Targeted delivery of immune stimulants
We are developing several immune modulating drugs, vaccines and adjuvants that have the potential to help the body’s immune system fight cancer.
Immune therapy is one of the most exciting and promising areas of clinical cancer research. Maurice Wilkins Centre investigators have discovered several immune modulating drugs and vaccines that have the potential to help the body’s immune system fight cancer.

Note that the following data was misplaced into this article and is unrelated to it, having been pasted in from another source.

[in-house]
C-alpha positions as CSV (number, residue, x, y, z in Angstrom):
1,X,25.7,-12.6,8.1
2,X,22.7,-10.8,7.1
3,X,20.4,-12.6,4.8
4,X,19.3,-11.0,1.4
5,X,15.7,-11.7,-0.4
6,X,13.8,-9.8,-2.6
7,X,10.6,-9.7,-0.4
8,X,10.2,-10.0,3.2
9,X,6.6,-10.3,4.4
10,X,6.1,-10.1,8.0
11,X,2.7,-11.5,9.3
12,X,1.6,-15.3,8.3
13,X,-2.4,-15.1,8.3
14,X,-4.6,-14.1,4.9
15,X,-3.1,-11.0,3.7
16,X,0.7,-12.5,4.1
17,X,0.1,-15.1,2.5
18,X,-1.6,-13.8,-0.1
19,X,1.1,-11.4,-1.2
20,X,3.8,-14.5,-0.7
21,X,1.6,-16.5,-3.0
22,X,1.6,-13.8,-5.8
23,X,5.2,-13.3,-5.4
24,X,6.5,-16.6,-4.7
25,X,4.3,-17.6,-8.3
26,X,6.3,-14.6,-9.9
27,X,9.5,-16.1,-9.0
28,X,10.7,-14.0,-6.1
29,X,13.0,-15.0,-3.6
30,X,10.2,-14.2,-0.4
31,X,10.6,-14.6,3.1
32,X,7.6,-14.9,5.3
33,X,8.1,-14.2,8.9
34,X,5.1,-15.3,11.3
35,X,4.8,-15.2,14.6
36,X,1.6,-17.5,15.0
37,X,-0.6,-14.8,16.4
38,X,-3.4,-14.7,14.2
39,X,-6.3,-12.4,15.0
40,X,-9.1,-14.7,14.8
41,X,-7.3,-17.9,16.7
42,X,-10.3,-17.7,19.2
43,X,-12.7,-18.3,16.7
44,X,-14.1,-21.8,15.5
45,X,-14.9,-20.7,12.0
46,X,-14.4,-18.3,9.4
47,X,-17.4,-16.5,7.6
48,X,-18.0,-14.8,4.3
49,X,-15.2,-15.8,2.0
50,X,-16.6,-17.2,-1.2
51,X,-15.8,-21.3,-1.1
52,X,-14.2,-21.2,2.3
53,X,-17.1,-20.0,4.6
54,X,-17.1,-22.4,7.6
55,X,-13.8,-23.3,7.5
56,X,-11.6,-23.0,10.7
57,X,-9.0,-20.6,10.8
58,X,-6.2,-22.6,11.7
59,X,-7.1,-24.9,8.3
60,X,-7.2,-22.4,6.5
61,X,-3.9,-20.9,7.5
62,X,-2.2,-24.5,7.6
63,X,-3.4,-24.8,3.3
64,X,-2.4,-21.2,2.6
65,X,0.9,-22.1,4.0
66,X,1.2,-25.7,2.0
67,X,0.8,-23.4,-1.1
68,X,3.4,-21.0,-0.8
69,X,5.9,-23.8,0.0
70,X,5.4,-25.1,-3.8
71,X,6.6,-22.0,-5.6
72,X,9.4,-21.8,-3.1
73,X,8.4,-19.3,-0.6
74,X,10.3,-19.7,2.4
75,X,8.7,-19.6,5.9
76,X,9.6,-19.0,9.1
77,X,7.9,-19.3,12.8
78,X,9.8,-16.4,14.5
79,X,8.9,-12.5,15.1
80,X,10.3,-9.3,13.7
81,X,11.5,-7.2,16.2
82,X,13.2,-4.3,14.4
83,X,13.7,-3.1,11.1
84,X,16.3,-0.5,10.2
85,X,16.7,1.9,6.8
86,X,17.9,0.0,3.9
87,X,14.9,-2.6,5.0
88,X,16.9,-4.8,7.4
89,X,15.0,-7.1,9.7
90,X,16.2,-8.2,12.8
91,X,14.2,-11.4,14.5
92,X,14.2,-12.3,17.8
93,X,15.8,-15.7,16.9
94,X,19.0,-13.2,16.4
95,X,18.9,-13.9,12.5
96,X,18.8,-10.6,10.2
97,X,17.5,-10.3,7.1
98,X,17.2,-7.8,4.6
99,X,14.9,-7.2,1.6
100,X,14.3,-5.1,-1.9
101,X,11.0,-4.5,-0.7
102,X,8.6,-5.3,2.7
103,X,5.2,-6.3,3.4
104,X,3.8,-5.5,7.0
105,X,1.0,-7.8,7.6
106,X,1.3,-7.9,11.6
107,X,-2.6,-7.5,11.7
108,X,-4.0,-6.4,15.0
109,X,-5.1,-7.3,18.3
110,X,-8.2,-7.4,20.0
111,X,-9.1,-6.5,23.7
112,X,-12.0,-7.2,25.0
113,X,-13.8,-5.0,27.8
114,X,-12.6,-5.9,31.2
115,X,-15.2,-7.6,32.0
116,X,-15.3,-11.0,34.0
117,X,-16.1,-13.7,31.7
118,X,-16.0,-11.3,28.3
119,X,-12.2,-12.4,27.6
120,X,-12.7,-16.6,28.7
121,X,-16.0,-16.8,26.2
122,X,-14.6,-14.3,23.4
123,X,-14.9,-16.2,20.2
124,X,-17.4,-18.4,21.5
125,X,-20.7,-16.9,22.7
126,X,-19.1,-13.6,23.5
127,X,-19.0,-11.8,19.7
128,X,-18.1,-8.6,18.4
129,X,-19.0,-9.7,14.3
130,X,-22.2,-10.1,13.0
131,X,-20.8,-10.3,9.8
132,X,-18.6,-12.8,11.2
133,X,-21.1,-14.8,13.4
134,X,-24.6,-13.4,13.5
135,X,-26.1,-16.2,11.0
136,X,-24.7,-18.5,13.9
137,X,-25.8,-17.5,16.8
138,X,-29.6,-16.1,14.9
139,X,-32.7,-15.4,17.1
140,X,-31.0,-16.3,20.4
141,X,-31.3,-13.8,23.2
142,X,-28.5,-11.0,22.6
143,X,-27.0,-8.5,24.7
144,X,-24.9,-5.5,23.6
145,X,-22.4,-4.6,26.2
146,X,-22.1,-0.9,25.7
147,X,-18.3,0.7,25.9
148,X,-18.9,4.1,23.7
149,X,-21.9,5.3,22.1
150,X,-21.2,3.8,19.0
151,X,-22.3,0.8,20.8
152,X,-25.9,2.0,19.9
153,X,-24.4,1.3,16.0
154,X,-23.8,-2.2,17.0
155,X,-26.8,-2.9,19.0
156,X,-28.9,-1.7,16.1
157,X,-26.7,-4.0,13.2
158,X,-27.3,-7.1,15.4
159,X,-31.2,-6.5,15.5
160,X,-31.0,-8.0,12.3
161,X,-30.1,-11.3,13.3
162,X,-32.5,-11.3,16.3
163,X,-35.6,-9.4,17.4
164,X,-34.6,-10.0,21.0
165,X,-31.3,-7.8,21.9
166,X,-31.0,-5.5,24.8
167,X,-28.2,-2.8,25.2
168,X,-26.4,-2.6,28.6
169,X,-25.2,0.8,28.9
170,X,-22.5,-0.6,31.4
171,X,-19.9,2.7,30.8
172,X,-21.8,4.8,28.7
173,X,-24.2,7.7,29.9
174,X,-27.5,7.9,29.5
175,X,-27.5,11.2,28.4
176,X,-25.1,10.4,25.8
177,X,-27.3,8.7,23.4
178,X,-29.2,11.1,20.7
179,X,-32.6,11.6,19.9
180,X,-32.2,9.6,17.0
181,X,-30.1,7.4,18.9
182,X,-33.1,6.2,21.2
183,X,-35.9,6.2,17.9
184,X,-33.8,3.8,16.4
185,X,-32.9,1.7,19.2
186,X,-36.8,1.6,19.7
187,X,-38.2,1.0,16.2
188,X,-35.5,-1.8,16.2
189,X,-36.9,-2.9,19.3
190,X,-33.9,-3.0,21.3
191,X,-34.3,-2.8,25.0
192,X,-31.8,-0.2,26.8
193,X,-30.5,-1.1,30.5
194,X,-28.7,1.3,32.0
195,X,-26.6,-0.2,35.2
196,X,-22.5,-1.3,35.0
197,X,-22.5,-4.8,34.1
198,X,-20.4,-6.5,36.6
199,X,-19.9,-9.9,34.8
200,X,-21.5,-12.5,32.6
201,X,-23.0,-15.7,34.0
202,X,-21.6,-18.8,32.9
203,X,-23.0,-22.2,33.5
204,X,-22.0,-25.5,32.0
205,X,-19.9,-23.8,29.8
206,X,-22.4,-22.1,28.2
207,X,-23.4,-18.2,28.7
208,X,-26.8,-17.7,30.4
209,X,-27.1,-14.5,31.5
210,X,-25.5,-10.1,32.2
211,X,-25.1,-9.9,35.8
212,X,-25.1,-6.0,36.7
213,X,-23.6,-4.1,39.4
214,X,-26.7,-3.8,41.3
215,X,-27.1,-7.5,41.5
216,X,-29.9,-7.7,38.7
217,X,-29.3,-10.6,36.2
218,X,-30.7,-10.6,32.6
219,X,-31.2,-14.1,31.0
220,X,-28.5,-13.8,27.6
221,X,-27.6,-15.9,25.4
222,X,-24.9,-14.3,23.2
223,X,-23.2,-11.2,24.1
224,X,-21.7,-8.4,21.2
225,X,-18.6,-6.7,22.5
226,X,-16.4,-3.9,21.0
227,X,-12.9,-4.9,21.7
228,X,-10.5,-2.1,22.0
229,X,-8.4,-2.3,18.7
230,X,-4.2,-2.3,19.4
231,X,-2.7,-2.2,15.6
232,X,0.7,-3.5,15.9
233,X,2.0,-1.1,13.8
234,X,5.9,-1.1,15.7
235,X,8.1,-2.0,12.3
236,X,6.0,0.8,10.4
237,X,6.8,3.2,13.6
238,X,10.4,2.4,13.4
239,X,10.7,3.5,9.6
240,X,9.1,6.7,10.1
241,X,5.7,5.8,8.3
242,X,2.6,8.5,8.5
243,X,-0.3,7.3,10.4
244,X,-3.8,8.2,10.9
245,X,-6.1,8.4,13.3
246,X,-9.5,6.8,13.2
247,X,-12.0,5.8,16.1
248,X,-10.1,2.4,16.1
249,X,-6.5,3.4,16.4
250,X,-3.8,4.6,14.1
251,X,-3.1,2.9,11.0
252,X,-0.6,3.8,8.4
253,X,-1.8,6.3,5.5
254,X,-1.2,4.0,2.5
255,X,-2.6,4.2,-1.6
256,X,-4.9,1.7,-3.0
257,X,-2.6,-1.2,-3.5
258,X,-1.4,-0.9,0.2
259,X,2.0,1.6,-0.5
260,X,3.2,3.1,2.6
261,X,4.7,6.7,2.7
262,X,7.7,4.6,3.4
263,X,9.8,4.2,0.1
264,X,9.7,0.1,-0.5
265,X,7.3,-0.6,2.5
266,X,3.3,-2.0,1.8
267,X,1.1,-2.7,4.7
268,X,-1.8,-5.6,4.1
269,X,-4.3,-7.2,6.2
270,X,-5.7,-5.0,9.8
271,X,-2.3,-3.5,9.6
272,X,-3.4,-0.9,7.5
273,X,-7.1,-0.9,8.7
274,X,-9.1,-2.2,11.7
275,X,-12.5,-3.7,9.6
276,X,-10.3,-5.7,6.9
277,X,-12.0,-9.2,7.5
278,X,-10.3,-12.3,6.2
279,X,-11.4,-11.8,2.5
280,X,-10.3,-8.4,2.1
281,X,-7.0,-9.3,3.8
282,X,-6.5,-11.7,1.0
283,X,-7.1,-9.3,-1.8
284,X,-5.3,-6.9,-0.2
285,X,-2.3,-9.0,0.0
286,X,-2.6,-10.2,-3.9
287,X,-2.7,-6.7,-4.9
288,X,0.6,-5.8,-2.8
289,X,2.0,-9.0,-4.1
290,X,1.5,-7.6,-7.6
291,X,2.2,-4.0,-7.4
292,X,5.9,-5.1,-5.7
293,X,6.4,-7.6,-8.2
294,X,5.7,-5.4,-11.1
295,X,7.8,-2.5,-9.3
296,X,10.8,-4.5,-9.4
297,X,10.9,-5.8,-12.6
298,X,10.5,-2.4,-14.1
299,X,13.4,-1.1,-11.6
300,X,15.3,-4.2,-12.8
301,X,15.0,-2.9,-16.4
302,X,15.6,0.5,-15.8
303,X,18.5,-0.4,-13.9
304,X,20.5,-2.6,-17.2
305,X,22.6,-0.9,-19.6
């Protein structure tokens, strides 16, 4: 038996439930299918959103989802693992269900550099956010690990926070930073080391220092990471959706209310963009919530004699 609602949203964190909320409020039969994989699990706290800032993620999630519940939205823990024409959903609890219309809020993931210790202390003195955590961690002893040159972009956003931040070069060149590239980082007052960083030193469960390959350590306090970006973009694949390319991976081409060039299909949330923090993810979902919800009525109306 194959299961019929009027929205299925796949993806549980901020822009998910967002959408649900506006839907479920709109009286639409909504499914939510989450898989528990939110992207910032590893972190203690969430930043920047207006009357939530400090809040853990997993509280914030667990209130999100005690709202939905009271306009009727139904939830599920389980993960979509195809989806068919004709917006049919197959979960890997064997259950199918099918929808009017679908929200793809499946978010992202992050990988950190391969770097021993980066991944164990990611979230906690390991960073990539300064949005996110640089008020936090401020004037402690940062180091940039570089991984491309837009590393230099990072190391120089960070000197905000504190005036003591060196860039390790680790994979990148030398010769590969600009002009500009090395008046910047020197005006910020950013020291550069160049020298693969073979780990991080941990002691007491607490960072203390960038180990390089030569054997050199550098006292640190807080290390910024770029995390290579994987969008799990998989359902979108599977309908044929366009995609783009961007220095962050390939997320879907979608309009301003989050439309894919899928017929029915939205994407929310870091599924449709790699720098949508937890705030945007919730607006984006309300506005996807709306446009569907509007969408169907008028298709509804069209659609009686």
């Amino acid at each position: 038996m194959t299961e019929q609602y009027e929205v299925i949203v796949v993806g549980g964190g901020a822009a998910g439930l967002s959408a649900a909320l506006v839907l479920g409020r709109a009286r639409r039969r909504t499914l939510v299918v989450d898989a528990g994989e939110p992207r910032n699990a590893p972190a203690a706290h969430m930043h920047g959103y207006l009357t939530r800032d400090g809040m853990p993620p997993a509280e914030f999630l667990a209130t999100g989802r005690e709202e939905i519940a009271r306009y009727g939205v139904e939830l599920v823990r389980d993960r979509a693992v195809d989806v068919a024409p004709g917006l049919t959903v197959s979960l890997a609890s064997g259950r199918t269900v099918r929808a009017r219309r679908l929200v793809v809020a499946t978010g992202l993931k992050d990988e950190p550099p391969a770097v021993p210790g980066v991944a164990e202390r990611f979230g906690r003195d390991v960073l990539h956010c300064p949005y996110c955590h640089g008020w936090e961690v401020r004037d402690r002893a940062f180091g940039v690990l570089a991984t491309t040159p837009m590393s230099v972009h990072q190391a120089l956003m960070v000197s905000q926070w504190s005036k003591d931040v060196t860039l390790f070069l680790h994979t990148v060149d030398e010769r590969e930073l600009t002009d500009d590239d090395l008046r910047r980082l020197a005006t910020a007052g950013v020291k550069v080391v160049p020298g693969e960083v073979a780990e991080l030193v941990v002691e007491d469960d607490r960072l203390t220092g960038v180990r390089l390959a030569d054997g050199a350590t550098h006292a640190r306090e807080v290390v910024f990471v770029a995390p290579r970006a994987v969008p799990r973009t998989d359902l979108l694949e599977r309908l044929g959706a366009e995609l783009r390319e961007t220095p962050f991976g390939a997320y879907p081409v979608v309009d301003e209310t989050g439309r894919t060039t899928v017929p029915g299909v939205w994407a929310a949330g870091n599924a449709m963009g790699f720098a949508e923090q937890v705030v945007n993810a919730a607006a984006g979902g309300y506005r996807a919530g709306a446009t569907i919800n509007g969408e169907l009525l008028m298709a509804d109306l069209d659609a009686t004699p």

Tumours are typically hypoxic (deprived of oxygen) and harbour microenvironments that can greatly reduce the effectiveness of cancer immunotherapies through multiple mechanisms. Certain hypoxia targeting technologies are recognised as a promising approach to safely deliver immunomodulatory agents to tumours whilst avoiding healthy non-cancerous cells. Continued research and clinical trials on hypoxia activated prodrugs and their payloads will build upon previous successes of MWC investigators, with a focus on how these therapies can better work with the patient’s own immune system. Close coordination with tumour immuno-genotyping and immune-phenotyping efforts will maximise the impact of biomarker guided clinical studies.